A little break from our North Eastern adventures, as Phil and I went off to Shrewsbury to a model show Phil wanted to attend, and we took an extra day there for me to wander around Shrewsbury and take some photos of course.
Shrewsbury is a market town, on the River Severn, 9 miles from the border with Wales.It has a largely unspoilt medieval street plan and over 660 listed buildings, including several examples of timber framing from the 15th and 16th centuries, so I knew it would be a fab place to photograph.
The (potted) History Bit
Originally the capital of The Kingdom of Powys in the early middle ages, it has been the site of many conflicts between the English and Welsh, with The Angles, under King Offa of Mercia taking possession in 778. William the Conqueror held off the Welsh hordes who besieged the town in 1069 and 5 years later William gave the town as a gift to Roger de Montgomery who built the castle in Shrewsbury. Between 1135 and 1153 a civil war raged in England and Normandy, known as The Anarchy, by which time Empress Maud, who wanted to rule England, had installed her own man in the castle at Shrewsbury, William FitzAlan, a nobleman of Breton ancestry. He was a major landowner, a Marcher lord with large holdings in Shropshire, where he was the Lord of Oswestry, as well as in Norfolk and Sussex. However, King Stephen put paid to that as he had already claimed the throne and successfully besieged the castle during the war.
It was in the late Middle Ages (14th and 15th centuries) when the town was at its height of commercial importance. This success was mainly due to wool production, a major industry at the time, and the wool trade with the rest of Britain and Europe, with the River Severn and Watling Street acting as trading routes.
In the spring of 1349, The Black Death plague arrived and took a high toll on the population of Shrewsbury. Records suggest it was devastating. Examining the number of local church benefices falling vacant due to death, 1349 alone saw twice the vacancies as the previous ten years combined, suggesting a high death toll in Shrewsbury.
In 1403 the Battle of Shrewsbury was fought a few miles north of the town centre, at Battlefield; it was fought between King Henry IV and Henry Hotspur Percy, with the King emerging victorious, an event celebrated in William Shakespeare’s Henry IV, Part 1, Act 5.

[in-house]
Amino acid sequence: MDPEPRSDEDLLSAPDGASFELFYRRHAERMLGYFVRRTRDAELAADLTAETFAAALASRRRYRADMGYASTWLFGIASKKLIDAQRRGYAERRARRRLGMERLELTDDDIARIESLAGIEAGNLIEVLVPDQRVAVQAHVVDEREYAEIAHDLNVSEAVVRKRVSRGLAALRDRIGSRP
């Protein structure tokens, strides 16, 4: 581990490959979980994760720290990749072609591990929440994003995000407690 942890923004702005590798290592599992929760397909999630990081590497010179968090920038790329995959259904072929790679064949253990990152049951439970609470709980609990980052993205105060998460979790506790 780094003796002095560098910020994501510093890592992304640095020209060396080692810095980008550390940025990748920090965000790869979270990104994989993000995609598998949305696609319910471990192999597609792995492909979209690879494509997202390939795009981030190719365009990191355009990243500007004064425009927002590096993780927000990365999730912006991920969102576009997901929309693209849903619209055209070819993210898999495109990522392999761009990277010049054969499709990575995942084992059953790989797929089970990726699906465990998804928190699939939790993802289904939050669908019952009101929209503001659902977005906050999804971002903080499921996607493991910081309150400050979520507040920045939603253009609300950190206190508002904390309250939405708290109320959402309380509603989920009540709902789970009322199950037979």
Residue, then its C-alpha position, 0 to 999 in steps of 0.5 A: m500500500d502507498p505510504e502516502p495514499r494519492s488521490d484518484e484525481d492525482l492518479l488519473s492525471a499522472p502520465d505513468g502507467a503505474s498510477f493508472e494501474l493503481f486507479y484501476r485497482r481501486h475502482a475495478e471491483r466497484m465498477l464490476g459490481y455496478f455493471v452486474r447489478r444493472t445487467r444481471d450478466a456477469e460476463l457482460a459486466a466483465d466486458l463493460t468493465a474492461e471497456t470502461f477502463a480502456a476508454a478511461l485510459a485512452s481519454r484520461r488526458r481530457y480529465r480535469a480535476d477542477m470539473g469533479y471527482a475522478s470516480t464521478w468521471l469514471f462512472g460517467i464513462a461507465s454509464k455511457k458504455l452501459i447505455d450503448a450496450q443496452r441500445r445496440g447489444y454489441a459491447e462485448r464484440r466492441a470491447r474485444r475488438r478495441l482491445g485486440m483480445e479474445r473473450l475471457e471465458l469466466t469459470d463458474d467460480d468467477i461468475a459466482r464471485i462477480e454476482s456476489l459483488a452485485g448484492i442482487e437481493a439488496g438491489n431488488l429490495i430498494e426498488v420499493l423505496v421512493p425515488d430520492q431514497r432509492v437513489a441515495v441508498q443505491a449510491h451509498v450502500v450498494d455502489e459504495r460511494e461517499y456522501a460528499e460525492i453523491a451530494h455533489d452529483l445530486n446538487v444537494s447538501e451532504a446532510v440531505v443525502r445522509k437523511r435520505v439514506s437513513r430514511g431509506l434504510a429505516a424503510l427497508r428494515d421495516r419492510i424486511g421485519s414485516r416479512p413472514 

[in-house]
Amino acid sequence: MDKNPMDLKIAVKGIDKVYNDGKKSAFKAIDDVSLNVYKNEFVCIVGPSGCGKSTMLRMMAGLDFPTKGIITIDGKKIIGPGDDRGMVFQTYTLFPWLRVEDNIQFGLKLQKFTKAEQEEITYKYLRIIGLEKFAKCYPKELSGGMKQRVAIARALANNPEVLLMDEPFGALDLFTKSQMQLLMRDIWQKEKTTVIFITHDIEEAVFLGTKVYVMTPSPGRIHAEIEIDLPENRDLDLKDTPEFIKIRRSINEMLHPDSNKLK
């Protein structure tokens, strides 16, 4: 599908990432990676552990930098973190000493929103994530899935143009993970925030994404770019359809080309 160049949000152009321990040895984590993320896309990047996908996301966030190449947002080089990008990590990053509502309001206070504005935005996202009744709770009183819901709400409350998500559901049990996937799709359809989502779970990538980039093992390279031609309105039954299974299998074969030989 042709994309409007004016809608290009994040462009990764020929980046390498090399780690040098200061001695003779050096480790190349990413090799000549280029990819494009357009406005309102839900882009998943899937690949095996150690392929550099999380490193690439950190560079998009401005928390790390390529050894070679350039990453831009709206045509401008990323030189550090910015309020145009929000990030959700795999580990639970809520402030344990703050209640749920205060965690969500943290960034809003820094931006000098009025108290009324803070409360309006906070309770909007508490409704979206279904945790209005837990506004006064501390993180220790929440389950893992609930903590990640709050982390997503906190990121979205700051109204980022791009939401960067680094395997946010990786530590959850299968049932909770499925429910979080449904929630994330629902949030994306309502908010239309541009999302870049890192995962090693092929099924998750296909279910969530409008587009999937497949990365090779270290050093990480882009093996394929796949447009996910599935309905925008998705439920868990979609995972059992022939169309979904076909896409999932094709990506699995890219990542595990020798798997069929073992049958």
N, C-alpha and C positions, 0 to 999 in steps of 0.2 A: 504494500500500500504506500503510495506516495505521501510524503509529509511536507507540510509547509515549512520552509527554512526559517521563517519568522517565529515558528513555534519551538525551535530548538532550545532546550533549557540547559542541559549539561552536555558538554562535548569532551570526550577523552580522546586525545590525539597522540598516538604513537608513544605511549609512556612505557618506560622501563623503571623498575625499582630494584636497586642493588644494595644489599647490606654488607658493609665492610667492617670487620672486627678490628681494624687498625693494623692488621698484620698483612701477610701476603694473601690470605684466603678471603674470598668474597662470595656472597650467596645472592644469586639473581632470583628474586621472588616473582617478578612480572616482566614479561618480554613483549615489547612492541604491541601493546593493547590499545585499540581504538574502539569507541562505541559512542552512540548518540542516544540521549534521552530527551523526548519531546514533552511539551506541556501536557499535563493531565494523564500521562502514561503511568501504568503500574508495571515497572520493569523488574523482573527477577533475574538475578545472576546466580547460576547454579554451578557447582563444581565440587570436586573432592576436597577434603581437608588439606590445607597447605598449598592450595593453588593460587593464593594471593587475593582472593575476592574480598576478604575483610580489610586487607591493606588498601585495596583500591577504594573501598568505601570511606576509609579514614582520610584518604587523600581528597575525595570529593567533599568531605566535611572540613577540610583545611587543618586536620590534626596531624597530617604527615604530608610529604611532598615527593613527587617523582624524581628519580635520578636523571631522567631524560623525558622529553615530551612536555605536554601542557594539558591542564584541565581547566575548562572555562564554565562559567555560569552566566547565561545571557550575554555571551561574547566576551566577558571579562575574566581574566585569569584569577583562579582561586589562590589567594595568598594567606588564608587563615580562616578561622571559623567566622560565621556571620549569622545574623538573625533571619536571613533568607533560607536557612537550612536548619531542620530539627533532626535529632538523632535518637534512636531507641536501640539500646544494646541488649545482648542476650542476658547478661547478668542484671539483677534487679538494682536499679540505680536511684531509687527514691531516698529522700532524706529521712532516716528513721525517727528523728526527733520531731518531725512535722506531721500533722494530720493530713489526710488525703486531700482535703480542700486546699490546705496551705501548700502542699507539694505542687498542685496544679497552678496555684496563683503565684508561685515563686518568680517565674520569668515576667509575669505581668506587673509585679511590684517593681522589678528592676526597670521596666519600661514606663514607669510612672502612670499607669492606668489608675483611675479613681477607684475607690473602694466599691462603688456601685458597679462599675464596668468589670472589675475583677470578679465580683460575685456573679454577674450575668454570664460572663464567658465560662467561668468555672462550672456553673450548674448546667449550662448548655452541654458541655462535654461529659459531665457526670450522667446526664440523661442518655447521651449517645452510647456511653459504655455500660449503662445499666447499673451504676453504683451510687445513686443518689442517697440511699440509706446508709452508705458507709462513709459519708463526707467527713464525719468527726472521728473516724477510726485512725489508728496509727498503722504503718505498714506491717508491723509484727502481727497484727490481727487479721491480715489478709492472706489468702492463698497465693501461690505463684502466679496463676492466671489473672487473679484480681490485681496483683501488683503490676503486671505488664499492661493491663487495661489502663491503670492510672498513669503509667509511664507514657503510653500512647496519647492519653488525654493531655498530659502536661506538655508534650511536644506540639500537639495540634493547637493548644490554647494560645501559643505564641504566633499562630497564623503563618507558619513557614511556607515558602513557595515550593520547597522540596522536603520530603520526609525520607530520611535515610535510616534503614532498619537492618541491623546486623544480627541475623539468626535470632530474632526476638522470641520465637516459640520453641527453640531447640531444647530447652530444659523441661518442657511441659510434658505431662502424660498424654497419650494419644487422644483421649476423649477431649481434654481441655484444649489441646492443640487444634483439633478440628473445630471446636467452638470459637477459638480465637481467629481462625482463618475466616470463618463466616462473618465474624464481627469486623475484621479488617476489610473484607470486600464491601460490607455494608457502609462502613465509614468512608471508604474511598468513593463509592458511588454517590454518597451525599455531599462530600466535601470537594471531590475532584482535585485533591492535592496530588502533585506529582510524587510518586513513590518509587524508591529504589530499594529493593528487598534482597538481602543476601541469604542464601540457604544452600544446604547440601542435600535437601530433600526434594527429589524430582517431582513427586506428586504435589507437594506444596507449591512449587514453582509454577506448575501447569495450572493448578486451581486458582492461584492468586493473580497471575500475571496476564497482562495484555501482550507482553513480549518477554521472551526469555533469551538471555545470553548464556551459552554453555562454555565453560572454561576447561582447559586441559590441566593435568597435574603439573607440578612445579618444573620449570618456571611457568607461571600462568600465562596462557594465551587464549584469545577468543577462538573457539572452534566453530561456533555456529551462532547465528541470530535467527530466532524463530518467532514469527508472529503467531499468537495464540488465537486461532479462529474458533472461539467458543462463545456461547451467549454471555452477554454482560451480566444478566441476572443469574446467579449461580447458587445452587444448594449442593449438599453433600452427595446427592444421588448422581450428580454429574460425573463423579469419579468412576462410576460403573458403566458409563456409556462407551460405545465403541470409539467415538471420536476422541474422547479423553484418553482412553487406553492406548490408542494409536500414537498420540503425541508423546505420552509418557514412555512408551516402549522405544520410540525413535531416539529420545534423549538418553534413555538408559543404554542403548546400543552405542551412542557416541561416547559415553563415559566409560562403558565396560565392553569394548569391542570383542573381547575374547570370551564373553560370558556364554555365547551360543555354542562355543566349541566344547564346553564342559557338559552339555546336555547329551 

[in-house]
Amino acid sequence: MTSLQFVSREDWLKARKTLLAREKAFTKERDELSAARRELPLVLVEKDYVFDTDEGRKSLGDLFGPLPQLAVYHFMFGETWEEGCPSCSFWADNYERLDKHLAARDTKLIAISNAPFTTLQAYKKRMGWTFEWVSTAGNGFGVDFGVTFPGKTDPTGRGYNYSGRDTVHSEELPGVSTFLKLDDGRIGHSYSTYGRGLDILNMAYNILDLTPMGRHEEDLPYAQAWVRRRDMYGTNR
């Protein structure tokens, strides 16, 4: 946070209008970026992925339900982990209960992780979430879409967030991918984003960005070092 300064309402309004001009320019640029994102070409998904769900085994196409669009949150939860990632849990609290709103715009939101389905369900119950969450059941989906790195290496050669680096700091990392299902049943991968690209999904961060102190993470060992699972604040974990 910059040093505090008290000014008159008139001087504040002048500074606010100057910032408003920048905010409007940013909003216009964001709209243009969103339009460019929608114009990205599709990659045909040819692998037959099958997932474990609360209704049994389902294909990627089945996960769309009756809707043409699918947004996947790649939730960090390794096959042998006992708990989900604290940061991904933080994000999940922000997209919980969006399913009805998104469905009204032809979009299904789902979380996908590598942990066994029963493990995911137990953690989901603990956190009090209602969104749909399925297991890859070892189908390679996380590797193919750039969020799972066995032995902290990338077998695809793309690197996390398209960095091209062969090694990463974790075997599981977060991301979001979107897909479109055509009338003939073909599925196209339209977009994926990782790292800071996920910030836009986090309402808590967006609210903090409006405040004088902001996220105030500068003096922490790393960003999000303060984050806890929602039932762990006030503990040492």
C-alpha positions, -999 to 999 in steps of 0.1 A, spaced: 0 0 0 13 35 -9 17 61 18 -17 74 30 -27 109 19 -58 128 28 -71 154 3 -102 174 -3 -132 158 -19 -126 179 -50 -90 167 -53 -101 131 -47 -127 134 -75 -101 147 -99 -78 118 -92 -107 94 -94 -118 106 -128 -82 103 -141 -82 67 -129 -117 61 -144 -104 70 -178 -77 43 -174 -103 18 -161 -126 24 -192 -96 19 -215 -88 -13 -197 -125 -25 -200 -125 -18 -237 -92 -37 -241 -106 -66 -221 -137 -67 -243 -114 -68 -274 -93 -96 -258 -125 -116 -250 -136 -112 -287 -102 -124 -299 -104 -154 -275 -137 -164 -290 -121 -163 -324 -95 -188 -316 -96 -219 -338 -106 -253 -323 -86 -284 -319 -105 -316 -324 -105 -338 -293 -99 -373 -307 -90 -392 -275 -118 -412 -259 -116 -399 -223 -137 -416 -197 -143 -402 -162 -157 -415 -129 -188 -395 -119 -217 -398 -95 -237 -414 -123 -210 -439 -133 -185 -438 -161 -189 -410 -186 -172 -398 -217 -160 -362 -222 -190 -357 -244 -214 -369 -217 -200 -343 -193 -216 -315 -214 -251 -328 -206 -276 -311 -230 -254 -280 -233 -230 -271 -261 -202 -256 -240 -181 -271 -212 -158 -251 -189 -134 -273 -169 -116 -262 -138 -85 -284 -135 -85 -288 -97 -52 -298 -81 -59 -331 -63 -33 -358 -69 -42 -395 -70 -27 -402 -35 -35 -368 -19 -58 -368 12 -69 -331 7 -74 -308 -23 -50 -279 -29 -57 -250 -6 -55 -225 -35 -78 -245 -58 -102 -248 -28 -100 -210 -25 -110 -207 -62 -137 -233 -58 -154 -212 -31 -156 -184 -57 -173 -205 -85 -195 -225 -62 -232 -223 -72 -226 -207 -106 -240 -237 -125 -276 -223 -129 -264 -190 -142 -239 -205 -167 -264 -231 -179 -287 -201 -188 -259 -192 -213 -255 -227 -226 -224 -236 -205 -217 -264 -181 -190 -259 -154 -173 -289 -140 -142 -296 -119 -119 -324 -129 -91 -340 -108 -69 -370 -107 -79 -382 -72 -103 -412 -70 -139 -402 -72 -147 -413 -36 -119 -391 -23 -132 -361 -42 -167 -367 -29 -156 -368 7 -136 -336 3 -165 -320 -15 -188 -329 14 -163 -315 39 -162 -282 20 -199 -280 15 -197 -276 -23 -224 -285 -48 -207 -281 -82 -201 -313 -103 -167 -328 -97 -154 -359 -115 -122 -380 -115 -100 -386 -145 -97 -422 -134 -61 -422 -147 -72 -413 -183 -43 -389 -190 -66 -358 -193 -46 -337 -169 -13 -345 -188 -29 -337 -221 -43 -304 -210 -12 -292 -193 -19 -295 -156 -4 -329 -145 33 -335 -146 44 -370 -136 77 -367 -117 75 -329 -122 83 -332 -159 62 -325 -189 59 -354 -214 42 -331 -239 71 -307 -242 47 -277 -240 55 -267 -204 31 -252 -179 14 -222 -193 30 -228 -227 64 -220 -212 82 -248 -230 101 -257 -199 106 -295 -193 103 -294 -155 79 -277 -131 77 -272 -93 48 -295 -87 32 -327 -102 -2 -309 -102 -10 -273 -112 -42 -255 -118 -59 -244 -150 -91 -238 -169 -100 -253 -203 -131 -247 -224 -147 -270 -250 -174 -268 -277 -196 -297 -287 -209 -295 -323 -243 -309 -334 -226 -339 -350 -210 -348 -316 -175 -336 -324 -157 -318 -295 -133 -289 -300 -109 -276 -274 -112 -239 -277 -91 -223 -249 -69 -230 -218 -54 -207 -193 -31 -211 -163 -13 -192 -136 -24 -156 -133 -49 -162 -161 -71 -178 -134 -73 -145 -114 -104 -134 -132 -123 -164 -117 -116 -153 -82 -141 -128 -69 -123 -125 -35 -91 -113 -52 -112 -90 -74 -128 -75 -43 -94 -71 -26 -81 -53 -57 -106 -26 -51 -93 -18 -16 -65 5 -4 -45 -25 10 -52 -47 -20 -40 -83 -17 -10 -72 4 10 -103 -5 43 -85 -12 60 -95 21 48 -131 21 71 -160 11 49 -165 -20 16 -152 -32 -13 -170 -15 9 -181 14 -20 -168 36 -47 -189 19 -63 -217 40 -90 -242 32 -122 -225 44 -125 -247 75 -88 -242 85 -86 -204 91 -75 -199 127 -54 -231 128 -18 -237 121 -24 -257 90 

Well, that will do for historical bits, though of course, the town’s history is much more extensive.
We stayed in College Hill Guest House just outside the town centre, it’s a 16th-century dwelling. Everything was higgledy-piggledy, the floors creaked with every step, the stairs and walls leaned, but you could feel the history.
We made ourselves at home 🙂
So let’s have a wander around.
We came across this rather magnificent terracotta and red brick building
An Eye, ear and throat hospital opened in 1881, now converted into flats.
The next interesting edifice we came across was just around the corner.
Town Walls Tower is evidence of Shrewsbury’s history as a strategically important settlement close to the border with Wales. It formed a key part of the defensive walls that once surrounded the town and is now the last surviving example of those defences. The building of Shrewsbury’s perimeter walls is dated to 1220 and 1242. Henry III issued a royal mandate urging the men of Salop to fortify the town, and grants for building walls were made during his reign. The king visited Shrewsbury on several occasions, pursuing his campaign against the Welsh. By the 14th century, the walls had fallen derelict, and Henry IV commissioned further rebuilding. Town Walls Tower was probably added during this time when the town was at risk from attack. A map of 1575 shows the town almost fully encircled by walls featuring several similar towers. They were a means to observe land around the town and river. All gone now except this one.
But today we’re going to walk through the alleyways of Shrewsbury.
Stay tooned and we’ll visit some more medieval buildings next time.